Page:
Tips for Communicating with People Who are Deaf or Hard of Hearing

Individuals who are deaf, hard of hearing or deafblind have the right to clear and effective communication. Communication access, through appropriate accommodations, means that these individuals are given exactly the same information that people who can hear receive.

Communication access does not strictly concern language access. It also encompasses a much broader definition of access such as environmental accessibility. For example, visual fire alarms are one form of communication access.;

Guidelines for respectful and effective communication:

  • Get his/her attention, make eye contact.

  • Make sure your face and body is visible.

  • Use your normal tone, volume and speed.

  • Do not over enunciate or yell.

  • Use check back strategies to make sure everything is going smoothly or if adjustments need to be made.

  • If you sense a struggle rephrase your comment or question. For example, “What is your address?” might become “Where do you live?”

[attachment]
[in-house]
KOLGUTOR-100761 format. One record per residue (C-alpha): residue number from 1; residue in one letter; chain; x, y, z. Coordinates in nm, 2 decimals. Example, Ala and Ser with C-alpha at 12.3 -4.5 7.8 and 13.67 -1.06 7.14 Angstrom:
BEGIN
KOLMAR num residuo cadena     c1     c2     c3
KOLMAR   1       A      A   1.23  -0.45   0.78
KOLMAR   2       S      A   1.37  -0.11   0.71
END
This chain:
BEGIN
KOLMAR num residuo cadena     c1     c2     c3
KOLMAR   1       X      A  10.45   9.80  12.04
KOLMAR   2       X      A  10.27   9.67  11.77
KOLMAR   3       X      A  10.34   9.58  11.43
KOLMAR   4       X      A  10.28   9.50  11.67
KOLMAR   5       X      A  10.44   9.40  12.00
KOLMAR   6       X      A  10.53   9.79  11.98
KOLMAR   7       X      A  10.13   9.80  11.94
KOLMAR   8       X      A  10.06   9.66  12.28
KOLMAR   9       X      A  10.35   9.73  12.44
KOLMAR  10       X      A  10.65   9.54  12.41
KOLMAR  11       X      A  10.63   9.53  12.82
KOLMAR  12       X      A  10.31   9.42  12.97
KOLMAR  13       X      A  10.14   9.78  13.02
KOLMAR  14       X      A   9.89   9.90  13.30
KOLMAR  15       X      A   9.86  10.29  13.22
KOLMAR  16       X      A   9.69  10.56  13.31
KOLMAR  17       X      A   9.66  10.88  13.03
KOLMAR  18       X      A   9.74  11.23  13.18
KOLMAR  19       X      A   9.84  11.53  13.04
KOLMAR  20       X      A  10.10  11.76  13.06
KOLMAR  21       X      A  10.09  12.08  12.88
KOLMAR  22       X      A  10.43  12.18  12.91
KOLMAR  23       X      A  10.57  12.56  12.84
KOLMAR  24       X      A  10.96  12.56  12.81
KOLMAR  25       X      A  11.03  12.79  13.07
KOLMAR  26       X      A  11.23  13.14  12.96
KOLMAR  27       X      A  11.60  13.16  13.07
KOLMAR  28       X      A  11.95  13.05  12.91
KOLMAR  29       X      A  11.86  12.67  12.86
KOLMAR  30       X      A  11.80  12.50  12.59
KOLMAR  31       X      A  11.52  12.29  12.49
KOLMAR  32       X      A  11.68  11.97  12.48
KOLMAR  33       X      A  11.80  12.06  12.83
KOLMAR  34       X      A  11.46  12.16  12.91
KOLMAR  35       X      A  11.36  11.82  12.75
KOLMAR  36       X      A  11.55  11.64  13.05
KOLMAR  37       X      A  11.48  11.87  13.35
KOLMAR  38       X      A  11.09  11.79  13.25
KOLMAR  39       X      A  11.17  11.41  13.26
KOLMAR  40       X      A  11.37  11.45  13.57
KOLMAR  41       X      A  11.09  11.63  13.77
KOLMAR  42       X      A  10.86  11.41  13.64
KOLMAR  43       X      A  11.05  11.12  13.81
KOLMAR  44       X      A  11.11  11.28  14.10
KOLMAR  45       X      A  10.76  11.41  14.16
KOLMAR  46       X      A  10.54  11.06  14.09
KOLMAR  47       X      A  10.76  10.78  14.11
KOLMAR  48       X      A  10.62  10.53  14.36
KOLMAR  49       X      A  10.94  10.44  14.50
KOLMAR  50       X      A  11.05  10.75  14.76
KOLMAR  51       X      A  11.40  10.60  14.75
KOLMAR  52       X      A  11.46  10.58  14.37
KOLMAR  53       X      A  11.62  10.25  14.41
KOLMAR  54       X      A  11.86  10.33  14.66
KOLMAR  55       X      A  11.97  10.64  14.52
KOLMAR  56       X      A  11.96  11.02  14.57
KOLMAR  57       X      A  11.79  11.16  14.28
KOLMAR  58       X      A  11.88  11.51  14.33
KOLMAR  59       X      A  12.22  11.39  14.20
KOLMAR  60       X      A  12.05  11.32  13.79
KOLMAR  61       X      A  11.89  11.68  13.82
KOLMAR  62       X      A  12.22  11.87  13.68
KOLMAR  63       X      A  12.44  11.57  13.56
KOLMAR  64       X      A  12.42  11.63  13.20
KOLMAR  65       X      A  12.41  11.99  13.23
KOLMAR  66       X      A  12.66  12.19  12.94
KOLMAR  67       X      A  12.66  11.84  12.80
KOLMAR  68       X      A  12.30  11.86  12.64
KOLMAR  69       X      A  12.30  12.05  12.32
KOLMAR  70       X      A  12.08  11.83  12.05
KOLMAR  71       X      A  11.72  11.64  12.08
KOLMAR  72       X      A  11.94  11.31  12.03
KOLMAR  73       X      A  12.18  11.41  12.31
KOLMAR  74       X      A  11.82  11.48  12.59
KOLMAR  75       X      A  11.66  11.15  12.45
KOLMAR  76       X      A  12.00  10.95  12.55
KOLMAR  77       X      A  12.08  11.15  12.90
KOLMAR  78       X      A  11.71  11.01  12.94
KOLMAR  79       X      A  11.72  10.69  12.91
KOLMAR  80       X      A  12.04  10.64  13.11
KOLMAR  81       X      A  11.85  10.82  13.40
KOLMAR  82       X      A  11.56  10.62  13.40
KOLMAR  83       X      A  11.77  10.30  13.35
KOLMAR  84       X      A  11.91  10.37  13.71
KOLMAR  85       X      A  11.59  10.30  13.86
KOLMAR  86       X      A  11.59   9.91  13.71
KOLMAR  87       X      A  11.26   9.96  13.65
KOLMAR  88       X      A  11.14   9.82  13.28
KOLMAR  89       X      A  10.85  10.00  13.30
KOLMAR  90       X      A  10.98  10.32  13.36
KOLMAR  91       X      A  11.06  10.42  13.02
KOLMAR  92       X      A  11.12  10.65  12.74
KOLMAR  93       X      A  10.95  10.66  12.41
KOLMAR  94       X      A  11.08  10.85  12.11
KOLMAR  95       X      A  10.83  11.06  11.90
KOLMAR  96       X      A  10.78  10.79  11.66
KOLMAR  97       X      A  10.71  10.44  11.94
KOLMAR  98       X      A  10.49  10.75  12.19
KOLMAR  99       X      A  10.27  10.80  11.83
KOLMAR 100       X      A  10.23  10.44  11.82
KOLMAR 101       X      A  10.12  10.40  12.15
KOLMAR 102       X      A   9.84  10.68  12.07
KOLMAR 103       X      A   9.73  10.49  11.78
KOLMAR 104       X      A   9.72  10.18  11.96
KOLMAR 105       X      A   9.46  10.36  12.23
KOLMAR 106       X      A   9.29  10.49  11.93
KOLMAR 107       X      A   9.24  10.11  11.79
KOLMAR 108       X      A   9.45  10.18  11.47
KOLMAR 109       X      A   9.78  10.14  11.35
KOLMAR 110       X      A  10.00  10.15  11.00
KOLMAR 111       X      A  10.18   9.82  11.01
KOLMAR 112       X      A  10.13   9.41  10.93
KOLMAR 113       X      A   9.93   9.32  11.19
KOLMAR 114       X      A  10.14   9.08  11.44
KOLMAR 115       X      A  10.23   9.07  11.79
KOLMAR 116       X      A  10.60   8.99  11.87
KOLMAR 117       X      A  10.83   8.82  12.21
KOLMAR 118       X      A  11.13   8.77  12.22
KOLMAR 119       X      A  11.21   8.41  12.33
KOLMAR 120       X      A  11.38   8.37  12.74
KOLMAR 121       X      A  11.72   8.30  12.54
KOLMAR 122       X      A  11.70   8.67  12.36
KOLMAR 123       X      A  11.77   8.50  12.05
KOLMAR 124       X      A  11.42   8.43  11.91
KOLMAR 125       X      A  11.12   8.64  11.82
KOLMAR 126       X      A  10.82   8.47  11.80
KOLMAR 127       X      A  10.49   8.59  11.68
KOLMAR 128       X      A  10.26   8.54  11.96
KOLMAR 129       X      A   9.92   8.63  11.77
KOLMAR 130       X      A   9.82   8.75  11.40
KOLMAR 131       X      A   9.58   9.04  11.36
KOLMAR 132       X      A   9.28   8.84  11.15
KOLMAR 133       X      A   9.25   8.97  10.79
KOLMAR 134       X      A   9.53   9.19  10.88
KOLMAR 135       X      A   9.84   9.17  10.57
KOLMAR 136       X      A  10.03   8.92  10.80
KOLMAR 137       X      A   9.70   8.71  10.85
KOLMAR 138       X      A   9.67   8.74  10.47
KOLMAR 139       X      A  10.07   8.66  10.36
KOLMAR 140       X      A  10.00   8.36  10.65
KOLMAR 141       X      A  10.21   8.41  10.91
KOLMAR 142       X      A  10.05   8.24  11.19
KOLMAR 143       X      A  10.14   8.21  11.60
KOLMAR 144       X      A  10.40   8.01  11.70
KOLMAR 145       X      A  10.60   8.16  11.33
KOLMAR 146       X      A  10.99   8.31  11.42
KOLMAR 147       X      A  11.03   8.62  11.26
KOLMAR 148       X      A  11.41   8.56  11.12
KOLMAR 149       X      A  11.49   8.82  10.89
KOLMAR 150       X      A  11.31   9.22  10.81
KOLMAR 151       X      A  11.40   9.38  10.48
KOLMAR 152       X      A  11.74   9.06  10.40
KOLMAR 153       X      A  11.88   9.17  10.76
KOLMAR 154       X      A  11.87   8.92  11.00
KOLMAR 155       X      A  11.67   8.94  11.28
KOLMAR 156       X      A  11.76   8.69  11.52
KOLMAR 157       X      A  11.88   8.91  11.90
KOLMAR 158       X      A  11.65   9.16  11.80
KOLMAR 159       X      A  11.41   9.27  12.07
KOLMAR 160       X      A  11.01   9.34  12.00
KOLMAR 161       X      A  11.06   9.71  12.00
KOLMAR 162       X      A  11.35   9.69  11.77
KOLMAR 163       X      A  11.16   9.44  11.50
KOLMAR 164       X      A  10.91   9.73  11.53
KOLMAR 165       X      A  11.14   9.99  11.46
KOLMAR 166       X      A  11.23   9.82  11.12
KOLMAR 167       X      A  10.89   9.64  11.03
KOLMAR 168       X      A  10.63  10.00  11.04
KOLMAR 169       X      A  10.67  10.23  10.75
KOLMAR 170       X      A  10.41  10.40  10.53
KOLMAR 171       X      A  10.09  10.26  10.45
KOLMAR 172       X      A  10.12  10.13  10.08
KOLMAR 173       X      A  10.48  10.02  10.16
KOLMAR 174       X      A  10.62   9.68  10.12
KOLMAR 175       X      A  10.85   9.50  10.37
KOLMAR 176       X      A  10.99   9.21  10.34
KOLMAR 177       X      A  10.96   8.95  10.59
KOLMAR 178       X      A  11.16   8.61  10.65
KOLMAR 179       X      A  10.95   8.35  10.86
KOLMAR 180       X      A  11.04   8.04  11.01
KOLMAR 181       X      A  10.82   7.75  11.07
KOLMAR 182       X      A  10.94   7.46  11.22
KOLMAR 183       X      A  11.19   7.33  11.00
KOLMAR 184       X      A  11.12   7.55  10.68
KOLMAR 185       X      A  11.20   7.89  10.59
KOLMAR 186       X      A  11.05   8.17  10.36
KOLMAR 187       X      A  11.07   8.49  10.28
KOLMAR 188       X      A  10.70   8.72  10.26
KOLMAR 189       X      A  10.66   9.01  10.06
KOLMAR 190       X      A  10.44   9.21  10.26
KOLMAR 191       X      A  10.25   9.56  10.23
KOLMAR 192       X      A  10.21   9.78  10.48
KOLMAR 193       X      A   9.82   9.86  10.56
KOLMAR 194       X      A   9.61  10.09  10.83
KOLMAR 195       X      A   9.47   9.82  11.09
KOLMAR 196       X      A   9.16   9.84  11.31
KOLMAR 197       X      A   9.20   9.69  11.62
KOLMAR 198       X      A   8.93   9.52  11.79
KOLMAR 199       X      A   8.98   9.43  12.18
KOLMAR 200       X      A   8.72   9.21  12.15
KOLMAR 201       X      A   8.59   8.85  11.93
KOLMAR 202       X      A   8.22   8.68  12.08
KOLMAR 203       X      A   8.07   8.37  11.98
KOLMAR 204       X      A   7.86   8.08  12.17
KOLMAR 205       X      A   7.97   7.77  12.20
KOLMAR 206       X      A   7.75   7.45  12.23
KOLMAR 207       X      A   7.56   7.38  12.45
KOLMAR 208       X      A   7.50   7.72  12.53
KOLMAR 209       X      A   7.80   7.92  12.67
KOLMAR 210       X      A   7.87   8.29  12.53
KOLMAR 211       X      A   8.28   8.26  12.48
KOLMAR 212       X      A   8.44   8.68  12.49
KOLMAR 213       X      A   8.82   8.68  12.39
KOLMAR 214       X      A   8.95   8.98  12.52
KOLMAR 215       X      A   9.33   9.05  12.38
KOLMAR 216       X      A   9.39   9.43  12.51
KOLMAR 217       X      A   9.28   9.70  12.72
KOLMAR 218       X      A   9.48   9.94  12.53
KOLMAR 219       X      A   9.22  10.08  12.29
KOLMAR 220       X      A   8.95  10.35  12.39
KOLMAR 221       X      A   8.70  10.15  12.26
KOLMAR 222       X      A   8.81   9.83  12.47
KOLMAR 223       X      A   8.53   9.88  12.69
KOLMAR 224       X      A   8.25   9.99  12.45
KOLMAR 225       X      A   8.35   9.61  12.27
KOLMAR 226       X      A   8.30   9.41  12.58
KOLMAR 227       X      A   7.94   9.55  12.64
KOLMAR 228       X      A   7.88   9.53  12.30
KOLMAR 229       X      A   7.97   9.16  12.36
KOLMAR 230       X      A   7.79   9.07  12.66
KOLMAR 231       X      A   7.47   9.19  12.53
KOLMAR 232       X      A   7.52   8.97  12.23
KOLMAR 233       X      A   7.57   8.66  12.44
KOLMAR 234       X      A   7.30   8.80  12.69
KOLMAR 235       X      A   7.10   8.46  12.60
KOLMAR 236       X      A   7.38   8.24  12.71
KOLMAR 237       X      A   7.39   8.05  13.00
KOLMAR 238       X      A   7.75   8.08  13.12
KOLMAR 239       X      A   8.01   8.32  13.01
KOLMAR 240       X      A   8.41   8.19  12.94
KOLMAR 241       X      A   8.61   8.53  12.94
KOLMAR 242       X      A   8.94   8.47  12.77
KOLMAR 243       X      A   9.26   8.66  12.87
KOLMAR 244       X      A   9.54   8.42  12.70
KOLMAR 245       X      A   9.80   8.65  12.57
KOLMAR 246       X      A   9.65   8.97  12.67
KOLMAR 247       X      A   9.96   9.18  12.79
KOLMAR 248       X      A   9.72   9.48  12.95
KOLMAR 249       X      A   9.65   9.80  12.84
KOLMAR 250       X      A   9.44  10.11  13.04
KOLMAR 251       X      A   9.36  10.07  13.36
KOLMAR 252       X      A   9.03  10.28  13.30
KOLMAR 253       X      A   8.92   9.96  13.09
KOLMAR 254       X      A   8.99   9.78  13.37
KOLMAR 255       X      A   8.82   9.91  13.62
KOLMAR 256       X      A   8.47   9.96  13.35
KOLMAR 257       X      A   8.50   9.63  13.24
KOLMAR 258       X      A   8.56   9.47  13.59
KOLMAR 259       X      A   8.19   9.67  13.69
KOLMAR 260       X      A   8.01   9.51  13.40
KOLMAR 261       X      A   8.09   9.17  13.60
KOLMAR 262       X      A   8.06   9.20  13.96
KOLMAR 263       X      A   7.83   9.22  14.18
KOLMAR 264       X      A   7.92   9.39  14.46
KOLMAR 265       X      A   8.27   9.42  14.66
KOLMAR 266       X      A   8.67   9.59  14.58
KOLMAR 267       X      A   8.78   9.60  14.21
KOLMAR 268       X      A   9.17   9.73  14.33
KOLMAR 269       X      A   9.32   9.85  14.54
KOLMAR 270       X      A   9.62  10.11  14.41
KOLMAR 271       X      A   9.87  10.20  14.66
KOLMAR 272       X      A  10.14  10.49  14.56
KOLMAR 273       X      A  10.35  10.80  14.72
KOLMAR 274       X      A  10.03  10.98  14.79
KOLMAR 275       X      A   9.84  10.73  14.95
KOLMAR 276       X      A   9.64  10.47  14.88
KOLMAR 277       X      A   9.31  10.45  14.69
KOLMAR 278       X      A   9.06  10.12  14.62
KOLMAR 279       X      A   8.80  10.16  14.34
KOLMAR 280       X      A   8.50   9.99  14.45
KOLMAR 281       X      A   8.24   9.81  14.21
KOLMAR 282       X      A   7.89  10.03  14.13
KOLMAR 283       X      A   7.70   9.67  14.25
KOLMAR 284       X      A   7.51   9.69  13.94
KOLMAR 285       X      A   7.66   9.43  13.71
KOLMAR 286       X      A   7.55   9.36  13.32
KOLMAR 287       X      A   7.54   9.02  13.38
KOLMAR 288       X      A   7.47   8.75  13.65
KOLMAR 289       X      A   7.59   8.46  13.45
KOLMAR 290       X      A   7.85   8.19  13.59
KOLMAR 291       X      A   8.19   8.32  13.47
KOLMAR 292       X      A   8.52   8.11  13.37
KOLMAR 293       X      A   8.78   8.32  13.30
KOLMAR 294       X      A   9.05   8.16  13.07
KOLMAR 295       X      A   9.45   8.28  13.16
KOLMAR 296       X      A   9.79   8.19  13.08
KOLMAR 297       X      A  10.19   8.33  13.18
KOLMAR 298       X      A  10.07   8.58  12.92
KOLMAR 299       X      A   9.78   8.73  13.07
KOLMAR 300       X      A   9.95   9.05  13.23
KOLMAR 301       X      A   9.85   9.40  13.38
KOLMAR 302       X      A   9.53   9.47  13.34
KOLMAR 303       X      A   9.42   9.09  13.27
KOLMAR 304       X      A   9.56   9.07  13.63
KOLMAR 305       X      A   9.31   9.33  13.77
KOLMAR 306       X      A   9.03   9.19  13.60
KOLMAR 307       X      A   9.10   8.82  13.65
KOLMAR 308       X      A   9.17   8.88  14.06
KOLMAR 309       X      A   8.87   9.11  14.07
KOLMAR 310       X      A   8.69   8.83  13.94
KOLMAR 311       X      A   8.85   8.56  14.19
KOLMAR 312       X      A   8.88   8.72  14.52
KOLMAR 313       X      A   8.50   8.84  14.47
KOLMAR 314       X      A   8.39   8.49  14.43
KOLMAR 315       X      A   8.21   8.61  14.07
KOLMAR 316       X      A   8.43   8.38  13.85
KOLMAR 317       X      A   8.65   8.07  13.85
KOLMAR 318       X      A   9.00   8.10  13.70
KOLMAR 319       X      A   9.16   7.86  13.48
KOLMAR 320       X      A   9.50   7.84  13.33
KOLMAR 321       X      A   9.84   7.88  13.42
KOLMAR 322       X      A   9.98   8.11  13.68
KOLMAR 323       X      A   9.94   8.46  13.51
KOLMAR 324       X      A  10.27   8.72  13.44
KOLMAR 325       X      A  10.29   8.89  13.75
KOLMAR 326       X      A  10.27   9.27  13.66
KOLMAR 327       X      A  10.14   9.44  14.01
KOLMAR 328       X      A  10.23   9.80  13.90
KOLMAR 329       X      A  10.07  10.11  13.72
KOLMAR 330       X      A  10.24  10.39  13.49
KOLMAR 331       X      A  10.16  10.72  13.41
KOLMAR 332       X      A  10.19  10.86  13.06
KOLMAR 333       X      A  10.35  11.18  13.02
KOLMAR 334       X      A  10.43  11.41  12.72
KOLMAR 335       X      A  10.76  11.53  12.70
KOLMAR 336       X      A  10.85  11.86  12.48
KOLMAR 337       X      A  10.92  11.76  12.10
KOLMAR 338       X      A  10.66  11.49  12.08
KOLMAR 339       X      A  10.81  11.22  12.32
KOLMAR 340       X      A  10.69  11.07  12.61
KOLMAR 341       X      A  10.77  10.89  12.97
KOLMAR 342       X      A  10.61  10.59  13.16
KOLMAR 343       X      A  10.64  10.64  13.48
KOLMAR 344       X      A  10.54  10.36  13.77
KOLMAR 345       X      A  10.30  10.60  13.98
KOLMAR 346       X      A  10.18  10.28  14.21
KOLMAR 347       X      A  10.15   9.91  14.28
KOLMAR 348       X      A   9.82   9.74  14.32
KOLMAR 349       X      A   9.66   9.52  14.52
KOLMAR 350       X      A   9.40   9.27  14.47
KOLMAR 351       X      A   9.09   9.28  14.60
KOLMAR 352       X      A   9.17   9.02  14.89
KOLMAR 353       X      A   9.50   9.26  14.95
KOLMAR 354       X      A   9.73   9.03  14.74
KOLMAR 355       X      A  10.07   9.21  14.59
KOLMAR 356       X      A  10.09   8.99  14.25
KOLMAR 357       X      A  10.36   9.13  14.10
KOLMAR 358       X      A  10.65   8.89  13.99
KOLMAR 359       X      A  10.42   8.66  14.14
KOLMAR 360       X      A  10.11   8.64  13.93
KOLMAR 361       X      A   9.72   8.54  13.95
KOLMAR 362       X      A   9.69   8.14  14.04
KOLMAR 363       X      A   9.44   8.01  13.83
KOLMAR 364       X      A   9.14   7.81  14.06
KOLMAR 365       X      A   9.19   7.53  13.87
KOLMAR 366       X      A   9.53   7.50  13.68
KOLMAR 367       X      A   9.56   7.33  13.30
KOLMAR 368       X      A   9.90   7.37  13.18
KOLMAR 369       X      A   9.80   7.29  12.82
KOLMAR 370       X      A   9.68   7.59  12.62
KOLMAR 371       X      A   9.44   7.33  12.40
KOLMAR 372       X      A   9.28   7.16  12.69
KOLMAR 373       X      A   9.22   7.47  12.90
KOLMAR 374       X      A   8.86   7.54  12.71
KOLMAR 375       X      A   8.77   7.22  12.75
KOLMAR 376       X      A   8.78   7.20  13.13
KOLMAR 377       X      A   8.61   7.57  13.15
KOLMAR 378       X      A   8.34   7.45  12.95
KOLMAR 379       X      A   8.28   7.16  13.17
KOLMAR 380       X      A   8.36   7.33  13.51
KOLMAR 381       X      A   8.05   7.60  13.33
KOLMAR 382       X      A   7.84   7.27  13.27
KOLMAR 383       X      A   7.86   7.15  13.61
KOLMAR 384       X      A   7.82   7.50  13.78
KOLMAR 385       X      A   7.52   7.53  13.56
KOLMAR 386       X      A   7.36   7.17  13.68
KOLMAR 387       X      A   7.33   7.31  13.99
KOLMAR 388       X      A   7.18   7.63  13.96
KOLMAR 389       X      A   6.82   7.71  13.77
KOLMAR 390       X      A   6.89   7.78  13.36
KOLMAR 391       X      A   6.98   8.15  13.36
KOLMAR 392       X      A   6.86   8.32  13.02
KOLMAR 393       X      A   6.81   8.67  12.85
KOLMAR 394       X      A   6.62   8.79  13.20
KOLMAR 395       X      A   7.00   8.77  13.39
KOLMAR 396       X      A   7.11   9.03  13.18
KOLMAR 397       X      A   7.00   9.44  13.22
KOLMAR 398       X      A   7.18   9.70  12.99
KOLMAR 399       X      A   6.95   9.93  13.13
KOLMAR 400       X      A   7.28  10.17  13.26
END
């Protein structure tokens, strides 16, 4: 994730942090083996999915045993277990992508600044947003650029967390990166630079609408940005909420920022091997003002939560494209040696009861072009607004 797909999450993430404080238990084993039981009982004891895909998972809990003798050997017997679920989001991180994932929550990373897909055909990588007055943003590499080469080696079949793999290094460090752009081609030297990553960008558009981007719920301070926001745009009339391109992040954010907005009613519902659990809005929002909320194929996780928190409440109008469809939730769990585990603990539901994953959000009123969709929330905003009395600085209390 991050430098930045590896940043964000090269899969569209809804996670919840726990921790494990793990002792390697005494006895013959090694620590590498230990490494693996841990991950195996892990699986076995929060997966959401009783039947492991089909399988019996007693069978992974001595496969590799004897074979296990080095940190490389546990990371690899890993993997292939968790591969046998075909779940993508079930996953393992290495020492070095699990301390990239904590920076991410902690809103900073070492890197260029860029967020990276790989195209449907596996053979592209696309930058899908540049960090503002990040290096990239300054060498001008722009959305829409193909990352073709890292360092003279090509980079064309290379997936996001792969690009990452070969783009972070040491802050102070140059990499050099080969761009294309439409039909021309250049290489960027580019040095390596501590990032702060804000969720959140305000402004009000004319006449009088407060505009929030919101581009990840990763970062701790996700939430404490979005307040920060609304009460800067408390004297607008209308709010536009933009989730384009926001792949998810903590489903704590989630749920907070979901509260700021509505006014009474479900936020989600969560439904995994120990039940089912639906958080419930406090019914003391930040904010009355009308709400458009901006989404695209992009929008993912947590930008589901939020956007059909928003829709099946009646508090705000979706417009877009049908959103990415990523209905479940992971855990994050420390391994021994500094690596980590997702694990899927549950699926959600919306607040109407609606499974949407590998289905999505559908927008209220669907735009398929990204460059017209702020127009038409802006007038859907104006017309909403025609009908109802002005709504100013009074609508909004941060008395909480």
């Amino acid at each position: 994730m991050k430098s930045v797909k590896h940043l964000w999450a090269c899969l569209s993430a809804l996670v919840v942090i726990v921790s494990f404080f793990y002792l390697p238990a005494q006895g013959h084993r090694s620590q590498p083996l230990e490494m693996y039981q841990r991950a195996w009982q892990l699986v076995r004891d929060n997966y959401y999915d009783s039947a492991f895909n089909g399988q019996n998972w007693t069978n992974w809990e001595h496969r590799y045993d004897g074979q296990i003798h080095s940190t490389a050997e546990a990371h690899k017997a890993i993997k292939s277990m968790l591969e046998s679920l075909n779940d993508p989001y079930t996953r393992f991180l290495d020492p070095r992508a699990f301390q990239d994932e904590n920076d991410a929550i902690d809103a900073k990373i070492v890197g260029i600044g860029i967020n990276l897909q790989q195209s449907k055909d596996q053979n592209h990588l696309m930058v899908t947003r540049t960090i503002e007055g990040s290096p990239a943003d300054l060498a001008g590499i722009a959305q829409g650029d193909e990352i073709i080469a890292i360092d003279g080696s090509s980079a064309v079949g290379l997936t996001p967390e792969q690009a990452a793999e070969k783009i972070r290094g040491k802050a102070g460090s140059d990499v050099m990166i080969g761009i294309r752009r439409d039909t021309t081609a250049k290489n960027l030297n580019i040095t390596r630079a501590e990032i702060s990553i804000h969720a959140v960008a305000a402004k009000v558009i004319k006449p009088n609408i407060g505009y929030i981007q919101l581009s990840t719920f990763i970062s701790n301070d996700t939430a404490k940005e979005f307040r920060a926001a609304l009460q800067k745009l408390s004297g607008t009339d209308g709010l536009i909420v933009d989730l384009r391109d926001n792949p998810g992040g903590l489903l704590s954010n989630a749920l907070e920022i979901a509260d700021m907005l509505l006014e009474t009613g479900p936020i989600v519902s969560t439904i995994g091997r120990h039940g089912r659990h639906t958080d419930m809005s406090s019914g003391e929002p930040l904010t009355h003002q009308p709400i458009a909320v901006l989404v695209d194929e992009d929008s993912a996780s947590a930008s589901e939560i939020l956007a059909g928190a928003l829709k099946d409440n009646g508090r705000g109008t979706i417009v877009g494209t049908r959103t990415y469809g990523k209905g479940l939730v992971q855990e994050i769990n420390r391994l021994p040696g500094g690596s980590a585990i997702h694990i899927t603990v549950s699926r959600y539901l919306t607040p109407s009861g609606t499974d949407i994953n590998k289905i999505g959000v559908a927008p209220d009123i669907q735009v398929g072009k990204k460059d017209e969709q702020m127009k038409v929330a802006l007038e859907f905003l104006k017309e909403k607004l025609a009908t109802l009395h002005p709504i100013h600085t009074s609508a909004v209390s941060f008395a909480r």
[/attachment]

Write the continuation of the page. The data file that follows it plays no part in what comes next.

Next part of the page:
• Be aware of your environment.  Is lighting adequate?  Is there a lot of background noise?

  • Be sure your mouth is free of obstructions such as a cigarette or food.

  • Be aware of your tone of voice.  Unconsciously you may sound or look patronizing.

  • Remember facial expressions and body language influence understanding.  Only 20% of the English language is visible on the lips.  This means that is impossible to completely depend on lip reading to understand the entire message.  It may be necessary to rephrase.

  • Be patient and flexible!

Additional Resources relating to Communication Access

Communication Tips

Last Revised: September 18, 2015